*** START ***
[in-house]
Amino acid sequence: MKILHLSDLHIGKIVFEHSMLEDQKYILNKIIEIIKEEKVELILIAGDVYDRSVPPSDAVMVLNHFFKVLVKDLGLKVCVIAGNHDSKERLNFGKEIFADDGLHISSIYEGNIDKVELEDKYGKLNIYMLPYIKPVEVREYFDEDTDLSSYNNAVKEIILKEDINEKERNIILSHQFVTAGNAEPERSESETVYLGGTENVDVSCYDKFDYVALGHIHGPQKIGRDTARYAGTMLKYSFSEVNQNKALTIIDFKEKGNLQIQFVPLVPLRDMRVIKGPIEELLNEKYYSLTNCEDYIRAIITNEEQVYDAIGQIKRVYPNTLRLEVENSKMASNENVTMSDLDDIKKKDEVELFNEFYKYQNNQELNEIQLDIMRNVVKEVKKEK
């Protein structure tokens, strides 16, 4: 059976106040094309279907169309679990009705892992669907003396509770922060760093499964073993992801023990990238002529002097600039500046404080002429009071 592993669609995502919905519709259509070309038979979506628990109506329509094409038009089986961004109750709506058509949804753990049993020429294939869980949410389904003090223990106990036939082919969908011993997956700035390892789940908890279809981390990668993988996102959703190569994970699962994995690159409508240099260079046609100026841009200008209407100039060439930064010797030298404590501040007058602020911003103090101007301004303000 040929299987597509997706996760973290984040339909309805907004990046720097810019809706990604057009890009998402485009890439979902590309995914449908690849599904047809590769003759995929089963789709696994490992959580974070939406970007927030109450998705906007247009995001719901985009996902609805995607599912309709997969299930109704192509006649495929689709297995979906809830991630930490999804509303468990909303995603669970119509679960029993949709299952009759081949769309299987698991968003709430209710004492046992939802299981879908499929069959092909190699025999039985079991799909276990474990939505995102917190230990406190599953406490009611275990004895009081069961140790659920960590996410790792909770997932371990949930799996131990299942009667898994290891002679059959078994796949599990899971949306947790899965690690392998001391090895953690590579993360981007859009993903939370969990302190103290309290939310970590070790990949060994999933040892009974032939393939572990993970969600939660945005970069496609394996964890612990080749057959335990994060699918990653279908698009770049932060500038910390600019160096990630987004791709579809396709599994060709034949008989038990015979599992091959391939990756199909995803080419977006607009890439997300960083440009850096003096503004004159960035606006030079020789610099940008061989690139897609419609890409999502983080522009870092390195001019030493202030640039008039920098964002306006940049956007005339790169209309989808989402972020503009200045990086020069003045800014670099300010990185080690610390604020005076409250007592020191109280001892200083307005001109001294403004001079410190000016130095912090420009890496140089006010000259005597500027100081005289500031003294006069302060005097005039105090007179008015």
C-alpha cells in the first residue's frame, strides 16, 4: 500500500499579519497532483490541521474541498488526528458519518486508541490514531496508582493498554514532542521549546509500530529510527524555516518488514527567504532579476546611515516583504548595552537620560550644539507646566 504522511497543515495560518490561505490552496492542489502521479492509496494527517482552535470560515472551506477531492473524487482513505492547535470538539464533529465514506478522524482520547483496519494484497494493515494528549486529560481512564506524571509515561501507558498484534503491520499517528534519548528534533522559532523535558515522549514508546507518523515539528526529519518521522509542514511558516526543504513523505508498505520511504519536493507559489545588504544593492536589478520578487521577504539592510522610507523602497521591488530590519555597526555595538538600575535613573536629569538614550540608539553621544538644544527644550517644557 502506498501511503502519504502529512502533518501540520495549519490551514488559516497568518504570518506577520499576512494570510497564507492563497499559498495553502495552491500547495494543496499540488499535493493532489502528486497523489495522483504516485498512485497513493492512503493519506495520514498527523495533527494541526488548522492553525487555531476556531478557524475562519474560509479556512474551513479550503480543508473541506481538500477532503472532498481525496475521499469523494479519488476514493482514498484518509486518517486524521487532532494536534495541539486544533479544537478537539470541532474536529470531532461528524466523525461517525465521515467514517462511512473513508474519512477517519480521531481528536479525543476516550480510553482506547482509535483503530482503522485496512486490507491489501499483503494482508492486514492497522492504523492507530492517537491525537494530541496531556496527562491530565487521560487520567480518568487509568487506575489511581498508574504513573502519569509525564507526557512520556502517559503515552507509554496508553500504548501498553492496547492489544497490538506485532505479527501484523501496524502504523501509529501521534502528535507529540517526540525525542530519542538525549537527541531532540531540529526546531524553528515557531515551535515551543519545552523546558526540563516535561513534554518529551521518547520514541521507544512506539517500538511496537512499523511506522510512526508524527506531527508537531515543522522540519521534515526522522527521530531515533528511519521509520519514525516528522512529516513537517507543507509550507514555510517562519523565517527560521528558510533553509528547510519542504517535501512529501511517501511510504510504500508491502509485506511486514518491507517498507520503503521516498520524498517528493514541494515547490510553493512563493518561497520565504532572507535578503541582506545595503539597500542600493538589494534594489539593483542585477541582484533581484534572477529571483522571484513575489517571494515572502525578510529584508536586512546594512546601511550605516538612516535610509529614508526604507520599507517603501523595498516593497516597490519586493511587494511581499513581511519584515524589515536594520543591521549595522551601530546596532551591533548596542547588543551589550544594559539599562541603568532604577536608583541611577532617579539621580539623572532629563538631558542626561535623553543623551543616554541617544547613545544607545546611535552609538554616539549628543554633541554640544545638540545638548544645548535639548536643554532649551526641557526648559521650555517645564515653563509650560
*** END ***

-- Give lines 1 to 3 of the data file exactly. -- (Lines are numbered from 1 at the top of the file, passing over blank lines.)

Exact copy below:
[in-house]
Amino acid sequence: MKILHLSDLHIGKIVFEHSMLEDQKYILNKIIEIIKEEKVELILIAGDVYDRSVPPSDAVMVLNHFFKVLVKDLGLKVCVIAGNHDSKERLNFGKEIFADDGLHISSIYEGNIDKVELEDKYGKLNIYMLPYIKPVEVREYFDEDTDLSSYNNAVKEIILKEDINEKERNIILSHQFVTAGNAEPERSESETVYLGGTENVDVSCYDKFDYVALGHIHGPQKIGRDTARYAGTMLKYSFSEVNQNKALTIIDFKEKGNLQIQFVPLVPLRDMRVIKGPIEELLNEKYYSLTNCEDYIRAIITNEEQVYDAIGQIKRVYPNTLRLEVENSKMASNENVTMSDLDDIKKKDEVELFNEFYKYQNNQELNEIQLDIMRNVVKEVKKEK
């Protein structure tokens, strides 16, 4: 059976106040094309279907169309679990009705892992669907003396509770922060760093499964073993992801023990990238002529002097600039500046404080002429009071 592993669609995502919905519709259509070309038979979506628990109506329509094409038009089986961004109750709506058509949804753990049993020429294939869980949410389904003090223990106990036939082919969908011993997956700035390892789940908890279809981390990668993988996102959703190569994970699962994995690159409508240099260079046609100026841009200008209407100039060439930064010797030298404590501040007058602020911003103090101007301004303000 040929299987597509997706996760973290984040339909309805907004990046720097810019809706990604057009890009998402485009890439979902590309995914449908690849599904047809590769003759995929089963789709696994490992959580974070939406970007927030109450998705906007247009995001719901985009996902609805995607599912309709997969299930109704192509006649495929689709297995979906809830991630930490999804509303468990909303995603669970119509679960029993949709299952009759081949769309299987698991968003709430209710004492046992939802299981879908499929069959092909190699025999039985079991799909276990474990939505995102917190230990406190599953406490009611275990004895009081069961140790659920960590996410790792909770997932371990949930799996131990299942009667898994290891002679059959078994796949599990899971949306947790899965690690392998001391090895953690590579993360981007859009993903939370969990302190103290309290939310970590070790990949060994999933040892009974032939393939572990993970969600939660945005970069496609394996964890612990080749057959335990994060699918990653279908698009770049932060500038910390600019160096990630987004791709579809396709599994060709034949008989038990015979599992091959391939990756199909995803080419977006607009890439997300960083440009850096003096503004004159960035606006030079020789610099940008061989690139897609419609890409999502983080522009870092390195001019030493202030640039008039920098964002306006940049956007005339790169209309989808989402972020503009200045990086020069003045800014670099300010990185080690610390604020005076409250007592020191109280001892200083307005001109001294403004001079410190000016130095912090420009890496140089006010000259005597500027100081005289500031003294006069302060005097005039105090007179008015």